"Governments totally control in-flow and out-flow of money," she said. "It's a big deal to be doing short-term borrowing. It's certainly not a good thing."
There are other tools to control cash flow, such as delaying payments to vendors and temporarily holding back corporate income and sales tax refunds. The state delayed about $140 million in tax refunds this year, payments finally scheduled to go out the door at the end of last week.
"You want to make sure you use all the tools you have," she said.
Gov. Tim Pawlenty's administration "is doing everything possible to avoid short-term borrowing," said Brian McClung, one of Pawlenty's deputy chiefs of staff.
Could the need to borrow tarnish the governor's legacy as a fiscal conservative? McClung doesn't think so.
"Minnesota continues to have the highest bond ratings in the region," he said. "Governor Pawlenty has balanced the budget four times without raising taxes and achieved the state's long-term, bipartisan goal of moving Minnesota out of the top 10 highest taxed states, even as we faced the most difficult economy since pre-World War II."
'Proactive' steps favored
In 1992, the state took steps to even out its sometimes tumultuous cycle of revenue and expenses. Minnesota shifted local government aid payouts, revised payments to the University of Minnesota and tweaked the due date for sales tax payments.
Brian Sigritz, director of state fiscal studies for the National Association of State Budget Officers, said occasional short-term borrowing doesn't suggest reckless fiscal management. Some states do it routinely while waiting for tax collections to roll in.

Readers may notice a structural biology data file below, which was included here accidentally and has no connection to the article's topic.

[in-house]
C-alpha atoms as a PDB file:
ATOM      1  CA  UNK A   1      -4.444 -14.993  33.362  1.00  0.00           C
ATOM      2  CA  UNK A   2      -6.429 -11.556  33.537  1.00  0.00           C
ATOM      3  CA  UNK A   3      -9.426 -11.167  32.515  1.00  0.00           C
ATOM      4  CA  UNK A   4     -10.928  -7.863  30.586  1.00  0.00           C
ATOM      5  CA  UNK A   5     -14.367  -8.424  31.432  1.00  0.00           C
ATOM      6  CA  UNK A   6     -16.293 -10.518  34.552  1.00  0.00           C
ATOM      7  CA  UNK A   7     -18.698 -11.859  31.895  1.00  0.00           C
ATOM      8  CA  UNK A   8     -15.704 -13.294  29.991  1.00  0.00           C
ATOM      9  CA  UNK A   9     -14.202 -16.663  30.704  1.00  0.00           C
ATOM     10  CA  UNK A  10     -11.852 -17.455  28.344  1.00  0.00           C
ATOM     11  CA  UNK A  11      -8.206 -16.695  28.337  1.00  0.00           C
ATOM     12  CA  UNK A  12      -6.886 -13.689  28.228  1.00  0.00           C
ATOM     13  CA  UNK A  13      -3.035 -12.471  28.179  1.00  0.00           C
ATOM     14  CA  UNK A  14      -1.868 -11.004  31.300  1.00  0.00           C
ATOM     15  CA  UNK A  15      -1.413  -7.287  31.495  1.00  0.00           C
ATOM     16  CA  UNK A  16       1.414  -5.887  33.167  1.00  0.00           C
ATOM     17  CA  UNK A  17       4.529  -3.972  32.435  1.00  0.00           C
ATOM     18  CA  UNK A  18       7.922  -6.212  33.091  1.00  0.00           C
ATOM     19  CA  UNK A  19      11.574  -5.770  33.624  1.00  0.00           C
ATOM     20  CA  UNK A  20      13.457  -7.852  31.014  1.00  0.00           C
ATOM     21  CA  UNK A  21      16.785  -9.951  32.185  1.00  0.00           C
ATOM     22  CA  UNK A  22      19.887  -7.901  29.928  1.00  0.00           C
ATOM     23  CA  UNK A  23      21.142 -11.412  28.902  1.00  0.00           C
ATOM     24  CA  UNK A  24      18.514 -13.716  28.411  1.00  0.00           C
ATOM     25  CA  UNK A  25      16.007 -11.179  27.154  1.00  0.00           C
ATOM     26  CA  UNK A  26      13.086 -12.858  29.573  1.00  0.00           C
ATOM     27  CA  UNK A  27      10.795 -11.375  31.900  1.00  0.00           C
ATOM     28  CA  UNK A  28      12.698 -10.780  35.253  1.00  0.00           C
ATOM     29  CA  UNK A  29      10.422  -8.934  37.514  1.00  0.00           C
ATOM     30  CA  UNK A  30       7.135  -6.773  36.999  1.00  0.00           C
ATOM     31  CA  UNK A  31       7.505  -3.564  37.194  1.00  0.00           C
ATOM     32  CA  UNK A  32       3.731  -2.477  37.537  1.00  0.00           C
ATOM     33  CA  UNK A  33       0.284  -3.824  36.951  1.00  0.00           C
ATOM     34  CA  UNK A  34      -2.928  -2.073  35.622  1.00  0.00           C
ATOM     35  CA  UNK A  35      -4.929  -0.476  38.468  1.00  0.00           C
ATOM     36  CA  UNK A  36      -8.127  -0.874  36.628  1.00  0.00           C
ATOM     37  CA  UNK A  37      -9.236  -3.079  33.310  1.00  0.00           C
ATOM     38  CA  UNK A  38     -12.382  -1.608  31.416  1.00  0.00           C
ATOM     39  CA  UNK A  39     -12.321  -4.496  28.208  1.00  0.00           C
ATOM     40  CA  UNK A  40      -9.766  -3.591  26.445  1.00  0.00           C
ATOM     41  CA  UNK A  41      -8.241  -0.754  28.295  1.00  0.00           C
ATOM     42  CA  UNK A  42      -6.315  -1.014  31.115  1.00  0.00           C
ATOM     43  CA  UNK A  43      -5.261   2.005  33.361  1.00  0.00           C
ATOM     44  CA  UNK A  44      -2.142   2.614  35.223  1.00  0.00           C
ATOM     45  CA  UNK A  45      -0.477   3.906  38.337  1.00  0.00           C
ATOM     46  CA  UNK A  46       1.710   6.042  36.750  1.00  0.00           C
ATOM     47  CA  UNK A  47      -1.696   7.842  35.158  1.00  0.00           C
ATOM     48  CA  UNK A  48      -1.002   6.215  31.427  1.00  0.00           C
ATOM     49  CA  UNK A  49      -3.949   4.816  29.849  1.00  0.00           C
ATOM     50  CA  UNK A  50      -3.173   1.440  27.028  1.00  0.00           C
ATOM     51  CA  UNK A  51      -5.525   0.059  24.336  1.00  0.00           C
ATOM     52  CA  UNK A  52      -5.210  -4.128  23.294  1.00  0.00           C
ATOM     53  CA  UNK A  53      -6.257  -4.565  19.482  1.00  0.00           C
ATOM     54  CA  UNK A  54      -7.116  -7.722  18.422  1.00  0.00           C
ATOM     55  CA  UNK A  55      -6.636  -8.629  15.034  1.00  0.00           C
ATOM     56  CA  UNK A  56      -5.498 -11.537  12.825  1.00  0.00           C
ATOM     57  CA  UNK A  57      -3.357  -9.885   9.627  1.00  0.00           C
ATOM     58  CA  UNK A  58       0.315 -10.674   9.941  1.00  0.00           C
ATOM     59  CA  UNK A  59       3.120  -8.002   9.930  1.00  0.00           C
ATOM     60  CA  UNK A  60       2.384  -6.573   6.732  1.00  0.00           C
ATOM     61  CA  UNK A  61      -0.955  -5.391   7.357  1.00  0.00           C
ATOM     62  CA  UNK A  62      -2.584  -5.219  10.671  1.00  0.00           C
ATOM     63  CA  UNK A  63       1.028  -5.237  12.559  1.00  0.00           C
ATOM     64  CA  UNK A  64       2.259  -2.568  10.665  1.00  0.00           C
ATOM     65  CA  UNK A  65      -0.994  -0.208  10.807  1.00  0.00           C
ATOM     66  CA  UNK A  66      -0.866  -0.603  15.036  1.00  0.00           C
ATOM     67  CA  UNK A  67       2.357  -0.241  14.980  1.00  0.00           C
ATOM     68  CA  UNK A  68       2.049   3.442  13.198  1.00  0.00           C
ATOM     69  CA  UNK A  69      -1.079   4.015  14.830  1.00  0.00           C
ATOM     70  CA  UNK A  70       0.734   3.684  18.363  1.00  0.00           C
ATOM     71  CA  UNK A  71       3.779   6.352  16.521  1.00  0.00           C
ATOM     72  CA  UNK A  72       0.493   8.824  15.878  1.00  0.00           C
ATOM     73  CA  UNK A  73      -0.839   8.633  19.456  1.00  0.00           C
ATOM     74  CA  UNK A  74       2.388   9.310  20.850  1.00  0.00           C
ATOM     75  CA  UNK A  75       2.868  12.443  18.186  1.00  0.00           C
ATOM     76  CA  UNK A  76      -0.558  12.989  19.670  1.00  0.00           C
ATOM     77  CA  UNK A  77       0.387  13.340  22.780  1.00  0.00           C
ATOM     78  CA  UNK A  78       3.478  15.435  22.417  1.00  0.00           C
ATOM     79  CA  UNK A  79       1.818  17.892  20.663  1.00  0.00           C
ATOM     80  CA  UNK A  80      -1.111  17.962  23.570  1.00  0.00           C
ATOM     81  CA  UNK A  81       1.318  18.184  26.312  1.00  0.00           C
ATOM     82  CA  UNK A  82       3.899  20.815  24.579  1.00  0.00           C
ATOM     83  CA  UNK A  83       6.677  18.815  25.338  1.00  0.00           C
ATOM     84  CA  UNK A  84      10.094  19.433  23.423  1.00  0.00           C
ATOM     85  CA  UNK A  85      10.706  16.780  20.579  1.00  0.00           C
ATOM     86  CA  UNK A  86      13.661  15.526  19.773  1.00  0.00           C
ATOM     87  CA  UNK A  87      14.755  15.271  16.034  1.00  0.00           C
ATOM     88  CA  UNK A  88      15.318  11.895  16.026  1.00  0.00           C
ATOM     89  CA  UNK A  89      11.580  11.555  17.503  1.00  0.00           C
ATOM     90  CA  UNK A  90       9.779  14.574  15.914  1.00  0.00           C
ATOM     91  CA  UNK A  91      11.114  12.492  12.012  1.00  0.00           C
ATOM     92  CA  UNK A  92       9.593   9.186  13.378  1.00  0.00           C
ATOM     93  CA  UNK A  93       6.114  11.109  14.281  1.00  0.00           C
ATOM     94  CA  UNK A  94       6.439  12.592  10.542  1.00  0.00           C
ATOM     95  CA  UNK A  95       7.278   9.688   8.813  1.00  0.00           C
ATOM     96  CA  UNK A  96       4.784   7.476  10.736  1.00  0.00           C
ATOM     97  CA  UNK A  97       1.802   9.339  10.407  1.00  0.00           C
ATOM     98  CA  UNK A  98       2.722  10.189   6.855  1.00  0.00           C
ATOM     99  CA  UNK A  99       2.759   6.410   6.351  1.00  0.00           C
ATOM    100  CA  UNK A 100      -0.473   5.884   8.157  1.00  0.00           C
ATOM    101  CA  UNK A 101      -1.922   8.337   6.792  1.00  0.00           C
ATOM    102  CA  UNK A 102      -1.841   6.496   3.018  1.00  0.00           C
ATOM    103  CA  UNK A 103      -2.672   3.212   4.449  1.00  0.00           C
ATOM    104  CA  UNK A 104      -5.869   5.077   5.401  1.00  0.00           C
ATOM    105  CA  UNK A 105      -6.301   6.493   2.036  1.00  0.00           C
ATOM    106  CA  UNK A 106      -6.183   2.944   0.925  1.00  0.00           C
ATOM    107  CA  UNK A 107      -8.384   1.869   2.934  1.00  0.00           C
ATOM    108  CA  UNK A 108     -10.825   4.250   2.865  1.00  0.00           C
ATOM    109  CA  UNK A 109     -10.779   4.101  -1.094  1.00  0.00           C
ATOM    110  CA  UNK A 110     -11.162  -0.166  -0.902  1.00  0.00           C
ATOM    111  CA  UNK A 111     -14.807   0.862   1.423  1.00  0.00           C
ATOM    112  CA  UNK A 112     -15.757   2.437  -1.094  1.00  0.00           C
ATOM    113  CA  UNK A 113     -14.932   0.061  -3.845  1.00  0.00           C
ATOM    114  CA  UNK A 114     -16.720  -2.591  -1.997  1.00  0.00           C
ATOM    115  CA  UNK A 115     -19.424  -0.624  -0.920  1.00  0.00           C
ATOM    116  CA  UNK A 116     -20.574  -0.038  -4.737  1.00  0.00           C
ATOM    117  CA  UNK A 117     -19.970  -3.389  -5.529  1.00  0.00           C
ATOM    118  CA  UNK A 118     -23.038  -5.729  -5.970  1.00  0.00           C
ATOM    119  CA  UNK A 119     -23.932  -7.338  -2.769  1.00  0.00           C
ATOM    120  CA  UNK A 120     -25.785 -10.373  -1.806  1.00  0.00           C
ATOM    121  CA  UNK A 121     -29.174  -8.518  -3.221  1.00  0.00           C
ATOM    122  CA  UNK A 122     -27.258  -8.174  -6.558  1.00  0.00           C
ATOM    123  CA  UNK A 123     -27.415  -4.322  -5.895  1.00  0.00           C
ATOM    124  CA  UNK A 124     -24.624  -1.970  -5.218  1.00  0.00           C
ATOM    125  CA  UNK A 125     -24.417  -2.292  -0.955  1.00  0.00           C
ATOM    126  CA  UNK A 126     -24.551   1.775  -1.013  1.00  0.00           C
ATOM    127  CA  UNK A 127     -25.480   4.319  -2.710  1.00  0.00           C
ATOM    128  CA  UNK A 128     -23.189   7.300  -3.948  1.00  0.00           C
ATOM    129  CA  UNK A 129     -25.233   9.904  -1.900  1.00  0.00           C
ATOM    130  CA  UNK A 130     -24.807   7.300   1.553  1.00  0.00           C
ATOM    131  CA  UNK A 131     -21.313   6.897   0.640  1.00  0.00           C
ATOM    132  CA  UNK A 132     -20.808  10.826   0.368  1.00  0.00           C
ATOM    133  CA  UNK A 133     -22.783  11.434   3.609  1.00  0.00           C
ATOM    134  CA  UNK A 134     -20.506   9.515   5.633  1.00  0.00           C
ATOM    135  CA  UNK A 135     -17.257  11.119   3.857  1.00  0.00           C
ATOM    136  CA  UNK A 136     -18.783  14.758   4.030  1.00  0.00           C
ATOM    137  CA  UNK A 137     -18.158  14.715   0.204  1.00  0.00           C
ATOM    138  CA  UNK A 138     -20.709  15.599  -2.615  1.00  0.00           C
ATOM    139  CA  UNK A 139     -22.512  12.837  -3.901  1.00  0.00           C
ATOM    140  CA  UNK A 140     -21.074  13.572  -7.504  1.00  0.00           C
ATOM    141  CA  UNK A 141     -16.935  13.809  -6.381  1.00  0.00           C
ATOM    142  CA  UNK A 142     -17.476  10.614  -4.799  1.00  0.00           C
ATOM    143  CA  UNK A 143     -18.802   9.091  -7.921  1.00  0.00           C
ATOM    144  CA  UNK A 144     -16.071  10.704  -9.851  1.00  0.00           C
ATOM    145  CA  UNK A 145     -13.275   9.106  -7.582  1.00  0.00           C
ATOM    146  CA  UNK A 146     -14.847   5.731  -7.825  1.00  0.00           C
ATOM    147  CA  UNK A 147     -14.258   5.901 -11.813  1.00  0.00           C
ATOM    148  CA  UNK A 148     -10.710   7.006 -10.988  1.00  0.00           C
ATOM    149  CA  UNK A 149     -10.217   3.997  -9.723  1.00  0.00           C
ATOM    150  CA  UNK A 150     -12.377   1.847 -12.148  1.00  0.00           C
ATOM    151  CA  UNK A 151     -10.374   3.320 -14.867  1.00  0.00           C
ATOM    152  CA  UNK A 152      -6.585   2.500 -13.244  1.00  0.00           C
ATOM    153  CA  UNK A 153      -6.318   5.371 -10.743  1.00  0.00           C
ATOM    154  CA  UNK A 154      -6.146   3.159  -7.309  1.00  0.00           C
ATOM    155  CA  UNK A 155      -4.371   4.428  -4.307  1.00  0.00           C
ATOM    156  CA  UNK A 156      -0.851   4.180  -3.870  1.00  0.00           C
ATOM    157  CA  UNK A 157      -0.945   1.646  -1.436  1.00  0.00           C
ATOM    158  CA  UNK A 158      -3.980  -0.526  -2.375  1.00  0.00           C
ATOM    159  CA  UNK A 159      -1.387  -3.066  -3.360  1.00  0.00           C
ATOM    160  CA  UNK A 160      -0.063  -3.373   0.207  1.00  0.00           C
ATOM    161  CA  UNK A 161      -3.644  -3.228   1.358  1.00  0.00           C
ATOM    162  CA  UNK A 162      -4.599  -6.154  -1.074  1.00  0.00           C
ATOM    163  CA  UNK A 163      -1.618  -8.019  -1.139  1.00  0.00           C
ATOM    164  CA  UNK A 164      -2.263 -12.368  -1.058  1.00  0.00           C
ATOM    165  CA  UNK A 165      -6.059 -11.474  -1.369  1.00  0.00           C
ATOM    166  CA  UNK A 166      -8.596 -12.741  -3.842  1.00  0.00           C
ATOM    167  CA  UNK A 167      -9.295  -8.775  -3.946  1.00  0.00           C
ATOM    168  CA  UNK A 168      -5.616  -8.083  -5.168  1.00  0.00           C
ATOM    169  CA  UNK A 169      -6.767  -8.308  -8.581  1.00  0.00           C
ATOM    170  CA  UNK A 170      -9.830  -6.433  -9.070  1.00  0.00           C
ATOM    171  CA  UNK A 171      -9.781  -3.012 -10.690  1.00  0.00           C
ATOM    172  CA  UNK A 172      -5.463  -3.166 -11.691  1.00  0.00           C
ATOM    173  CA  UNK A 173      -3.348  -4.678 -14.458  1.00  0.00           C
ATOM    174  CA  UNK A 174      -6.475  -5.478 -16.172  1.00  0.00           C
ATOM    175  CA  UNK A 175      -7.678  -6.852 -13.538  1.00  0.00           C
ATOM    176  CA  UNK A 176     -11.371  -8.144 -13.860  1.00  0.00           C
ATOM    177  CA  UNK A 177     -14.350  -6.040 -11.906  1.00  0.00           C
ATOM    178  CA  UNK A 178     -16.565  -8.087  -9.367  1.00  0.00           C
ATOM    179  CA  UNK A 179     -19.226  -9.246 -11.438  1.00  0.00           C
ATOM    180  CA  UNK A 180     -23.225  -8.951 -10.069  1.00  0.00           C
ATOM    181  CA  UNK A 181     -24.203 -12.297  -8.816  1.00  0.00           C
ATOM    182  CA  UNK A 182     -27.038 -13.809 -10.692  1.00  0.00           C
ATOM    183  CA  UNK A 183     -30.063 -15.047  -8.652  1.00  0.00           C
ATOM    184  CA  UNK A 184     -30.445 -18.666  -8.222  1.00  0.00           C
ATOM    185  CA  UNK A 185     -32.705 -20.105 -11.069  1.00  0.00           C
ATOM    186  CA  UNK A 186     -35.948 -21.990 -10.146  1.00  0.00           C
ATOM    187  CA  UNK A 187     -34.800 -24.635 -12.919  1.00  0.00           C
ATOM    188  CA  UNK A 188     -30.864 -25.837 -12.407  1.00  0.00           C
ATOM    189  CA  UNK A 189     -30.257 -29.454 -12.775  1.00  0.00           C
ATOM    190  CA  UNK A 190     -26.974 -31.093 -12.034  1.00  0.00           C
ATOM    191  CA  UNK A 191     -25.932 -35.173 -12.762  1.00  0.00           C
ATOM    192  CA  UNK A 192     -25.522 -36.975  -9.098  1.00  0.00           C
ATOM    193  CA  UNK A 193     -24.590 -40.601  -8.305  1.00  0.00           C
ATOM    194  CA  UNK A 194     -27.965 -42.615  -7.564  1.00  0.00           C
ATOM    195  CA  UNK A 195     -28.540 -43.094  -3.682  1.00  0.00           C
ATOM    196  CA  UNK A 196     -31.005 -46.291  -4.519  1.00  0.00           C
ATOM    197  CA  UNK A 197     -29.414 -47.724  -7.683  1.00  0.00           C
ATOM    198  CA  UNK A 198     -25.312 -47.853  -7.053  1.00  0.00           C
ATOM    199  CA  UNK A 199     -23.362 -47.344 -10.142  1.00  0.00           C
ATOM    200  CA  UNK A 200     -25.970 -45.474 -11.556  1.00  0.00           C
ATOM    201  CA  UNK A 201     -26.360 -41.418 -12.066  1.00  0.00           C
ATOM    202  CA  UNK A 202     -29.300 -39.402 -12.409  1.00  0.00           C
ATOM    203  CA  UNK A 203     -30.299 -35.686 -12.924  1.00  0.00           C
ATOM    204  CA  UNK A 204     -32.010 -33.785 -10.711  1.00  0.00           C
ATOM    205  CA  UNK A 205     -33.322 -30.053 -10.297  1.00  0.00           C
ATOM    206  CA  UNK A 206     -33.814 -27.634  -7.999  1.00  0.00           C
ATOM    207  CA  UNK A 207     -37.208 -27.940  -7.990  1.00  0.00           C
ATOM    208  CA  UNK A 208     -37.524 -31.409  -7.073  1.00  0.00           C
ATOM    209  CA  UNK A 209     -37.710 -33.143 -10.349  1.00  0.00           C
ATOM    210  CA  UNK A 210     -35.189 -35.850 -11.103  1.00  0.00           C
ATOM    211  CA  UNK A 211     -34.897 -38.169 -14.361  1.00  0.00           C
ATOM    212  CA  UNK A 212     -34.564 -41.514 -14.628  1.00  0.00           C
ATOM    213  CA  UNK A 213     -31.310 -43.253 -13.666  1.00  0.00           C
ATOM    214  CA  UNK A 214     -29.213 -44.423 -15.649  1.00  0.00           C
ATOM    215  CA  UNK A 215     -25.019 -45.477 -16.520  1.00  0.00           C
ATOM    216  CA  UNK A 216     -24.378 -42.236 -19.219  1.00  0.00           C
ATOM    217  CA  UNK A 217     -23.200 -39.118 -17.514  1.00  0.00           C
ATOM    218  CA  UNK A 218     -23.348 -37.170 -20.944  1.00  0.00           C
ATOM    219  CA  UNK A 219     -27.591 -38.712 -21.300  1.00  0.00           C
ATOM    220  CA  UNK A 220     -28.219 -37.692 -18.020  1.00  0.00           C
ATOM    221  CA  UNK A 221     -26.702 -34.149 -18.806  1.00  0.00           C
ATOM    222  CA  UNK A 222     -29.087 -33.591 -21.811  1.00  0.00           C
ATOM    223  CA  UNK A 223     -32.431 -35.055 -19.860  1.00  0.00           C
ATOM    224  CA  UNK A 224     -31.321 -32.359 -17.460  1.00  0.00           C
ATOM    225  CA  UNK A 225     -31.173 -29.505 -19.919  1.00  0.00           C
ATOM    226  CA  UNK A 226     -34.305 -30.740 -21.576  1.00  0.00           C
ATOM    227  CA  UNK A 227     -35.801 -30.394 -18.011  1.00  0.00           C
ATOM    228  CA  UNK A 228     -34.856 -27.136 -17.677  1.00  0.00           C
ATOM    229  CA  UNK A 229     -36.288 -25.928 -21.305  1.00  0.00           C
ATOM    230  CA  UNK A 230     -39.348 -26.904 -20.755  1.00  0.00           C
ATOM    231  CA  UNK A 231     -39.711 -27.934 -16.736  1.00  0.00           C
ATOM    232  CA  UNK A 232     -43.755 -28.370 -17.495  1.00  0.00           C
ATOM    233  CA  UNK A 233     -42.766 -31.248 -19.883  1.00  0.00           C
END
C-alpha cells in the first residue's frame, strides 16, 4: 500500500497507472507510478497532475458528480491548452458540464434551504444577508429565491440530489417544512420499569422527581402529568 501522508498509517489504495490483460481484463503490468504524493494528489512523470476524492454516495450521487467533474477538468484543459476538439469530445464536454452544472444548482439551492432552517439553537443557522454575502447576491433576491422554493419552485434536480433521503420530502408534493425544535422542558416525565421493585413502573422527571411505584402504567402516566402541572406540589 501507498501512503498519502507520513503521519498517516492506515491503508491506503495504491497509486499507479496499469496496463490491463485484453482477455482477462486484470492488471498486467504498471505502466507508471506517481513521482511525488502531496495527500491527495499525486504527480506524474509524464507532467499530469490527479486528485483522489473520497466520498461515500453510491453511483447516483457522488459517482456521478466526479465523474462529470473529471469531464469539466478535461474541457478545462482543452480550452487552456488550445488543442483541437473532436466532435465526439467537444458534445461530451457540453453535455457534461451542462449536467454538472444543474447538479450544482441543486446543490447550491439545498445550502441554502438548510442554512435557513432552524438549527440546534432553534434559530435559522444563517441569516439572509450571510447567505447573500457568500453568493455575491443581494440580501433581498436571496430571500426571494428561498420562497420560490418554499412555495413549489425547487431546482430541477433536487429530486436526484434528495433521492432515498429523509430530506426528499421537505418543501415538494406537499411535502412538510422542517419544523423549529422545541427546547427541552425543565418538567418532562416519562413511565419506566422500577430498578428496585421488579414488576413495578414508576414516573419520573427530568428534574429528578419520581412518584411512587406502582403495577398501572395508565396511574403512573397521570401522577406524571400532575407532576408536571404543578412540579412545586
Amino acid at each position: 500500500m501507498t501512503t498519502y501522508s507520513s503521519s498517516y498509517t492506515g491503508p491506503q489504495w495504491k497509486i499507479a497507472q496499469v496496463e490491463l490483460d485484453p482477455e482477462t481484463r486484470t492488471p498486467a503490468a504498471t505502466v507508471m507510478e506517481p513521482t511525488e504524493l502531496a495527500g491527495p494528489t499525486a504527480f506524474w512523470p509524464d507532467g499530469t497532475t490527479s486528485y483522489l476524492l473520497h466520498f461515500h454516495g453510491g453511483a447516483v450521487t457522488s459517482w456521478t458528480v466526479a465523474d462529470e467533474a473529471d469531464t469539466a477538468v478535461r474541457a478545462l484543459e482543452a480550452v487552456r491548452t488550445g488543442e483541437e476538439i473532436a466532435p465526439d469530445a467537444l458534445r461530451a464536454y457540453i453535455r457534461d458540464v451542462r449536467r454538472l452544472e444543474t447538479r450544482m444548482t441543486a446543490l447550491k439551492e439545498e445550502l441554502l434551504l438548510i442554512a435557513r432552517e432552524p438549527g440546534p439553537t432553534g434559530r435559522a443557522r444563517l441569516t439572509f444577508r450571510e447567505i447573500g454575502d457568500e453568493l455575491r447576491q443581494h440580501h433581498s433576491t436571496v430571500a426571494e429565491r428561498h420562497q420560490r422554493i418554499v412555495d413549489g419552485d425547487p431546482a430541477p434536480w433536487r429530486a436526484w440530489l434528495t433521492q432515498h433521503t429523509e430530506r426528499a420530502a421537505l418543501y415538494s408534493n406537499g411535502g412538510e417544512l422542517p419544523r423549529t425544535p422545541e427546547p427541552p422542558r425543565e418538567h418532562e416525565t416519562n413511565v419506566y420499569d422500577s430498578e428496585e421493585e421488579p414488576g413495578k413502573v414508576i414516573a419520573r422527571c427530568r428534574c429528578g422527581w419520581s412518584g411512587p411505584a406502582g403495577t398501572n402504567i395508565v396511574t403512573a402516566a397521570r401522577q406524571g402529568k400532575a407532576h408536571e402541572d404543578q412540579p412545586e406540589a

"I'm not sure the need to borrow for short-term cash needs can be interpreted as a sign of weak financial management," he said. "In some ways, it can be argued that not paying one's bills is worse. Ensuring that bills are paid and payroll is met is a better way to manage during a significant economic downturn."
Analysts from the nation's three main credit-rating agencies are watching. The state holds the top bond rating from Standard & Poor's and Fitch Ratings. Moody's Investors Service dropped the state's bond rating one notch below its top rating in 2003.
Analysts wouldn't predict what could happen to the state's credit rating, but said they might become more concerned if the borrowing becomes routine.
Still, rating agencies view these as unusual times, with state tax revenues down sharply nationwide.
"Everybody is living in a different world now," said Kimberly Lyons, an analyst with Moody's.
"We give states credit for being proactive," she said. "We like to see states be prepared."
Former Gov. Al Quie was in office when the state first started short-term borrowing in the early 1980s.
"It's better than hurting people" through sudden cuts to programs, he said.
"I remember sitting there with my people saying, 'you can't just borrow it, you have to pay it back,'" Quie said. "You have to have a plan to make the state whole again."
So the state decided to tack on a temporary income tax surcharge to help pay off the debt, which drew some fiery criticism at the time.
Quie now summarizes that time this way: "When there's a serious illness in the family, you borrow," he said. "When that child survives, you forget all about it."
Baird Helgeson • 651-222-1288